SuperSensor is a modular plug-and-play hardware design that supports four distinct modules—harvesters boards, sensors and radio peripheral boards, processors boards, and the carrier/main board. The boards, functions, and an example of how they work together are shown in the figure. Note that Altium offers a free student license.
This board is the brawn of SuperSensor. The intention of the carrier board is to fit all the absolute necessities for successful intermittent computing into one place, encompassing the lessons and designs of the last decade. Each of these functions must exist outside of the main processing unit. Those essential functions are: checkpoint memory, energy management, timekeeping, debugging, and expansion interconnects. Checkpoint memory (usually FRAM) is an external byte-addressable non-volatile memory for checkpoint storage between power failures. This is essential since very few MCUs beyond the MSP430FR series have this onboard. Energy management is essential to both extract the most energy from a harvester, as well as carefully distribute energy to needed peripherals, and at the right times. To allow for greater flexibility for developing adaptive runtimes, we include power measurement circuitry on the carrier board as part of the energy management unit. MCU-external timekeeping circuitry is needed since internal clocks lose state on power failure
This is the brain of SuperSensor consisting of a microcontroller (MCU) and minimum supporting circuitry. By separating the processor and carrier boards, SuperSensor remains agile to new developments in MCUs, allowing for upgrades and alternate builds without significant disruption to the ecosystem. The processor board is programmed by the developer and hosts the runtime that maintains the forward progress and memory consistency of intermittently running applications. It manages peripheral control, energy, adaptation, etc. The processor board connects to the carrier board via a standard M.2 connector and is compatible with the Sparkfun’s MicroMod processor board pinouts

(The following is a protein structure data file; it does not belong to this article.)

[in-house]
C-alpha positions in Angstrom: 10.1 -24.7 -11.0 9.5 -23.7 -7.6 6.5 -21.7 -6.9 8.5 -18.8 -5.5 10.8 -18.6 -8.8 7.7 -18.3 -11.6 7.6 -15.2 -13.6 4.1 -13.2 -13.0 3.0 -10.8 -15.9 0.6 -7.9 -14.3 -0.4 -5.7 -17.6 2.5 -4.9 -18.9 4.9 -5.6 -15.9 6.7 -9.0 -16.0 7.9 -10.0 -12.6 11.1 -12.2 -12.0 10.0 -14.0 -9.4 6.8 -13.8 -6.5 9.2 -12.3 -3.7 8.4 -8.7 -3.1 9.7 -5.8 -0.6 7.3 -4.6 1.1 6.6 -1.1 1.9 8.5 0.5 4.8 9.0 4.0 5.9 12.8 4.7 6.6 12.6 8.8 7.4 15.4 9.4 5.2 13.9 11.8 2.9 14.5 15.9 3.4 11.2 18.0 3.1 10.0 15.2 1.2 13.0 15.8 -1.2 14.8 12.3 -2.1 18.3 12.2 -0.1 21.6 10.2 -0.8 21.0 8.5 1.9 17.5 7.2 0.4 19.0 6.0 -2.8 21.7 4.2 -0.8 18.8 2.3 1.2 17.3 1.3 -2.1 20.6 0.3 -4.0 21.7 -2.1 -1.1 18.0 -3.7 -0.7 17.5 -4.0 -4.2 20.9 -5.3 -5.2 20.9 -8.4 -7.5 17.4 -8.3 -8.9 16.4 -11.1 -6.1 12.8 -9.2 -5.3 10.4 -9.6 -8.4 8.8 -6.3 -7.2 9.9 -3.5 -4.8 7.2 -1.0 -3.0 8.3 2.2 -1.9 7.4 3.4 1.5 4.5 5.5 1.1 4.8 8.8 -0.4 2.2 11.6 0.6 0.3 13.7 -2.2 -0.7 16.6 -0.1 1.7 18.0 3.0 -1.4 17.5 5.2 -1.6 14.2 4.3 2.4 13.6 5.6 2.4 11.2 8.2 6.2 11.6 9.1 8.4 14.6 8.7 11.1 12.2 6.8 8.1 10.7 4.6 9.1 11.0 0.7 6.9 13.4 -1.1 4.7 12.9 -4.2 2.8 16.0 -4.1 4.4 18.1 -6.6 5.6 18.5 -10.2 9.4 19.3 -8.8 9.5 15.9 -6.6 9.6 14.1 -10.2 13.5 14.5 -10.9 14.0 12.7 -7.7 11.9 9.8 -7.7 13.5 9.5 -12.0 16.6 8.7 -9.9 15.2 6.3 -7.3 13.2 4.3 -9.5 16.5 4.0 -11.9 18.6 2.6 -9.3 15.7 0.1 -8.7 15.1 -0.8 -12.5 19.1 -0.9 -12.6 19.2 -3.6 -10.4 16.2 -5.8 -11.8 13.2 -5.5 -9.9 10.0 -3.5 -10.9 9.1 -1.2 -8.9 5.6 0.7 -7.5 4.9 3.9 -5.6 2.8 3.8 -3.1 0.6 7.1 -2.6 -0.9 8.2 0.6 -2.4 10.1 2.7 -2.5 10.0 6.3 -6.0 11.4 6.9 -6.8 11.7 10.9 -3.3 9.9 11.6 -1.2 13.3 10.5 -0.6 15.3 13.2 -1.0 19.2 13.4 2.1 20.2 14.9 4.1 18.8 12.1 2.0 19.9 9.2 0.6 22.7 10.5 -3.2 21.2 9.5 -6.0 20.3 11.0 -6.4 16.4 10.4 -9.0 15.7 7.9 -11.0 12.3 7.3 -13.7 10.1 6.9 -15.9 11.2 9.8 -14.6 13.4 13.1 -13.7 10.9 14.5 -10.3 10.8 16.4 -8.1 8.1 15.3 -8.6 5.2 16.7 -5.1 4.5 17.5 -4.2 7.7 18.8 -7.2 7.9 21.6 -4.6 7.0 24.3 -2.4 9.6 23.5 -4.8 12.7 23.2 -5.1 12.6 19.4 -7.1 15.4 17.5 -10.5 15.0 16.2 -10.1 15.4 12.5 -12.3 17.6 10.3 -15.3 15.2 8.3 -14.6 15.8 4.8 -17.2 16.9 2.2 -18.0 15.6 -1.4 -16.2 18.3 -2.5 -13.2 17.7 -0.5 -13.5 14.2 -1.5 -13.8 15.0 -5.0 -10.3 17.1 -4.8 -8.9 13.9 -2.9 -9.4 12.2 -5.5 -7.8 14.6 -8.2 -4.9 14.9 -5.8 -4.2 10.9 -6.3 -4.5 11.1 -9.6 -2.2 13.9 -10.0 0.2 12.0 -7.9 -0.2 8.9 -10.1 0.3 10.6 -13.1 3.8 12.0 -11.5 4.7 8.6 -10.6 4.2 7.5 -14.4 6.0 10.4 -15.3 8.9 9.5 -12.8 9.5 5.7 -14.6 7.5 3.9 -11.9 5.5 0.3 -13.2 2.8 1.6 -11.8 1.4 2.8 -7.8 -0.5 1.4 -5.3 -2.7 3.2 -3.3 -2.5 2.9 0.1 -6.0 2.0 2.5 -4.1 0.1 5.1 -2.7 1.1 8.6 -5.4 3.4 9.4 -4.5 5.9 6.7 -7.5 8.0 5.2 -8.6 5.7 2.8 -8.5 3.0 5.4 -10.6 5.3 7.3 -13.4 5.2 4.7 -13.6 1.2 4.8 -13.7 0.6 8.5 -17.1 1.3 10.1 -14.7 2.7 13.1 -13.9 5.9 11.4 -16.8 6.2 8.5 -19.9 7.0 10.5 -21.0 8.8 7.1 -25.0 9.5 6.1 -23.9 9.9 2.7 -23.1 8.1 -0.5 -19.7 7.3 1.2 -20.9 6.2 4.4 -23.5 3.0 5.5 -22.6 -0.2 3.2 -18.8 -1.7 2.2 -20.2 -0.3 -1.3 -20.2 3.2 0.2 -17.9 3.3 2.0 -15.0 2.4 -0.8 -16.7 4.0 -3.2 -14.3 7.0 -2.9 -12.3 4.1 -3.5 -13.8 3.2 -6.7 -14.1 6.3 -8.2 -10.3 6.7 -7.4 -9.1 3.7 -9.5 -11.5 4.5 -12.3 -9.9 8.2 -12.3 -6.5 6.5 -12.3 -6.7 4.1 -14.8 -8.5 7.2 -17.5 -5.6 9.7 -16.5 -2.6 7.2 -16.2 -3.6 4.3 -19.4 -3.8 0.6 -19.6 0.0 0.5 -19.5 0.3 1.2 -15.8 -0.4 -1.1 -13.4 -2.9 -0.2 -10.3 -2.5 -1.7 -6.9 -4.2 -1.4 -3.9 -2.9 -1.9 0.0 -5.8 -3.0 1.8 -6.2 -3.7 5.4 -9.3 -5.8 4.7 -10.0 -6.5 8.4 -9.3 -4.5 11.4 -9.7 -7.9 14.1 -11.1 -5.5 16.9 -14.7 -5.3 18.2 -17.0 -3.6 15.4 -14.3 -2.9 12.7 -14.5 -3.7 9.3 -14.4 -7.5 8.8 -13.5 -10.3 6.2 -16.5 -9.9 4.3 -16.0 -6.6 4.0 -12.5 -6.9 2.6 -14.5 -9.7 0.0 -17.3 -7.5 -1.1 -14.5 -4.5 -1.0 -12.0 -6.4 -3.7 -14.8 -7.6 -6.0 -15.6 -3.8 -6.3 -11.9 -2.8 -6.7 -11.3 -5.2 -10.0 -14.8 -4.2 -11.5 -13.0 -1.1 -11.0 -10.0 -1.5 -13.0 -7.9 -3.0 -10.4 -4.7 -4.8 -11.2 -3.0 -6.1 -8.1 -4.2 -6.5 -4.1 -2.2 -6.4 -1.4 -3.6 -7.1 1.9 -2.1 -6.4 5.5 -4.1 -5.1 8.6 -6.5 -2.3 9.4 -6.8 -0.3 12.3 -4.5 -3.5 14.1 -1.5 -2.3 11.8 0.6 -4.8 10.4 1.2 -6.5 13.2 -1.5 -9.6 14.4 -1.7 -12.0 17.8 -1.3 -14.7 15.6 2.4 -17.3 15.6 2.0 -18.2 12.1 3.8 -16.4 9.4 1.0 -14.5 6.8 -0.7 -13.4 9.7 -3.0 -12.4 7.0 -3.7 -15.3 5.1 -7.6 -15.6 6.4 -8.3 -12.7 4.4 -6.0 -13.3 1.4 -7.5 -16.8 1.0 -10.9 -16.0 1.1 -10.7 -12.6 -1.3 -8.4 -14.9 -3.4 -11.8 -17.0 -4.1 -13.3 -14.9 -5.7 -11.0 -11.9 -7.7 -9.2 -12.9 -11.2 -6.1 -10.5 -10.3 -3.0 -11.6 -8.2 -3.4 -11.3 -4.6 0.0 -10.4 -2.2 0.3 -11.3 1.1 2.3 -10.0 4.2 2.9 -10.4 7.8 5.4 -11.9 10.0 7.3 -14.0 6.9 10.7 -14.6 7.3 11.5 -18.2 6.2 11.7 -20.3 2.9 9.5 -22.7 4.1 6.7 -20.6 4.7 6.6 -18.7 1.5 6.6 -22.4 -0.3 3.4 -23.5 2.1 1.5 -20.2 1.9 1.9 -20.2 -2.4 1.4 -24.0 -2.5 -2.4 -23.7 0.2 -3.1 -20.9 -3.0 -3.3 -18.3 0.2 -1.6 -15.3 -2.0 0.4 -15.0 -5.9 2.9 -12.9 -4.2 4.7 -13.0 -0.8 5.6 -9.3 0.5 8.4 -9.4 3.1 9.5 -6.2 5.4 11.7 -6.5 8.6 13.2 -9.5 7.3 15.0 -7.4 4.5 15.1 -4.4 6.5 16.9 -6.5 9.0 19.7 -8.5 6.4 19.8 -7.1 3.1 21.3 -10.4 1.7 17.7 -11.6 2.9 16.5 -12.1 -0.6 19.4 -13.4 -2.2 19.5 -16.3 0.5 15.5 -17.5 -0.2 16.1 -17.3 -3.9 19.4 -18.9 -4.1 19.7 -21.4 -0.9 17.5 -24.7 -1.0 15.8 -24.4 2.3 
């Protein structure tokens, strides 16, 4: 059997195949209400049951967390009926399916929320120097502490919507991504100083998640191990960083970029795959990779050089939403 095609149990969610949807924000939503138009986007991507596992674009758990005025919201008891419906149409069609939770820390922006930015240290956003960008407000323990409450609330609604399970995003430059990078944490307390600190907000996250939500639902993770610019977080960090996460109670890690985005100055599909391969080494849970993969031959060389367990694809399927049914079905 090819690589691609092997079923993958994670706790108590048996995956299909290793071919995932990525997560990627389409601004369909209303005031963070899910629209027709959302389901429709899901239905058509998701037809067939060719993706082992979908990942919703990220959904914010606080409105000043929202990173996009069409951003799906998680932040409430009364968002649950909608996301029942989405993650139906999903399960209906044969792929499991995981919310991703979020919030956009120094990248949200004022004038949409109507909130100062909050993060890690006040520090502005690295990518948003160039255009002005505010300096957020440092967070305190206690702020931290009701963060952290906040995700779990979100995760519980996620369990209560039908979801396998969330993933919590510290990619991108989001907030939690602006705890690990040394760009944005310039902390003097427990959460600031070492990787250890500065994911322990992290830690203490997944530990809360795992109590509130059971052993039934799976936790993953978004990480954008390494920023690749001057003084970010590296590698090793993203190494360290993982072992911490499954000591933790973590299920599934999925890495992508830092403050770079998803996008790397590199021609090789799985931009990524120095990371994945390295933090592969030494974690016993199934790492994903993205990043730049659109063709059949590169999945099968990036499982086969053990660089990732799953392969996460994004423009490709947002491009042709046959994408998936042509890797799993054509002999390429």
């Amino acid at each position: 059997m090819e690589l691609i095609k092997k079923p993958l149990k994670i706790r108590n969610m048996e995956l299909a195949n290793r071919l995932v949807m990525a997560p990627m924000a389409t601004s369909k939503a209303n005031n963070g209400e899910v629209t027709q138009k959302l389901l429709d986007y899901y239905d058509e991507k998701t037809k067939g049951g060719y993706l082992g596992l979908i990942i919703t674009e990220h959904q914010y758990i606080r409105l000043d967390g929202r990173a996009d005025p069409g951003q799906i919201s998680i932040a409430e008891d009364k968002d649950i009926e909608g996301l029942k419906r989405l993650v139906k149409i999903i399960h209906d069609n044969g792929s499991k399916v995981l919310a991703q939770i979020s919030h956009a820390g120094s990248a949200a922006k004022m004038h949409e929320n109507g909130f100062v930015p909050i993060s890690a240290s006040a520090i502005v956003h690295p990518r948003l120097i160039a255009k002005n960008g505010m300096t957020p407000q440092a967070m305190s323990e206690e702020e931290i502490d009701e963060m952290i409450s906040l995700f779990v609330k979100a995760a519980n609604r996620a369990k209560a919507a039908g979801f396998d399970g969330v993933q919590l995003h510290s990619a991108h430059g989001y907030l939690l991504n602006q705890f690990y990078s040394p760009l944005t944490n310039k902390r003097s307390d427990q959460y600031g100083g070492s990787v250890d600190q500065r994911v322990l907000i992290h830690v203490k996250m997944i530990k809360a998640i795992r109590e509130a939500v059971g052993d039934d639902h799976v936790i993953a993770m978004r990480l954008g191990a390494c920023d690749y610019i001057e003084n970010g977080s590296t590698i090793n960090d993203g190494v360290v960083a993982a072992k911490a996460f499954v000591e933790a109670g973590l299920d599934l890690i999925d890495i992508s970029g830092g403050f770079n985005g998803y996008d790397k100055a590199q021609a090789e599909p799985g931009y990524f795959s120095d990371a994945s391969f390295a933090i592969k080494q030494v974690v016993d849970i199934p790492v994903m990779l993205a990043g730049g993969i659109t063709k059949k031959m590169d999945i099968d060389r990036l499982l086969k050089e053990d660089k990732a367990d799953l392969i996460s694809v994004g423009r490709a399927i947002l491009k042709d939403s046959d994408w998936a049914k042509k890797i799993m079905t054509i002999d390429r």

Peripheral Boards: Peripheral boards connect to the carrier board to add functionality via sensors, actuators, radios, and other breakout modules. All peripherals boards use a common peripheral bus of our design that provides analog IOs, digital IOs, and digital bus lines, including QSPI, SPI, I2C, UART, I2S, and a parallel camera interface (PCIF). This shared bus supports the vast majority of available sensors and peripherals and enables SuperSensor to be used in various applications as almost all off-the-shelf sensing, and communication components use one of the interfaces our peripheral bus supports. These are comparable to “function” boards within the MicroMod system, providing a dedicated “function” for the entire build. Unlike MicroMod, we enable a through board stacking capability to not limit the number of peripherals that can be used.
These boards harvest energy from different environmental sources. Many energy sources exist—solar, kinetic, vibration, radio frequency (RF), thermal, and microbial—all of them provide energy differently. Some provide direct current (DC) while others generate alternating current (AC) and at a variety of different voltages and currents. Also, every harvester has different internal characteristics that require different circuitry to pull out maximum power in a particular context. The harvester boards are meant to support all these operations without requiring any change on the rest of the circuitry (carrier, processor, and peripheral boards.) These have no analog in the MicroMod platform, which was designed for tethered, or battery-powered operation.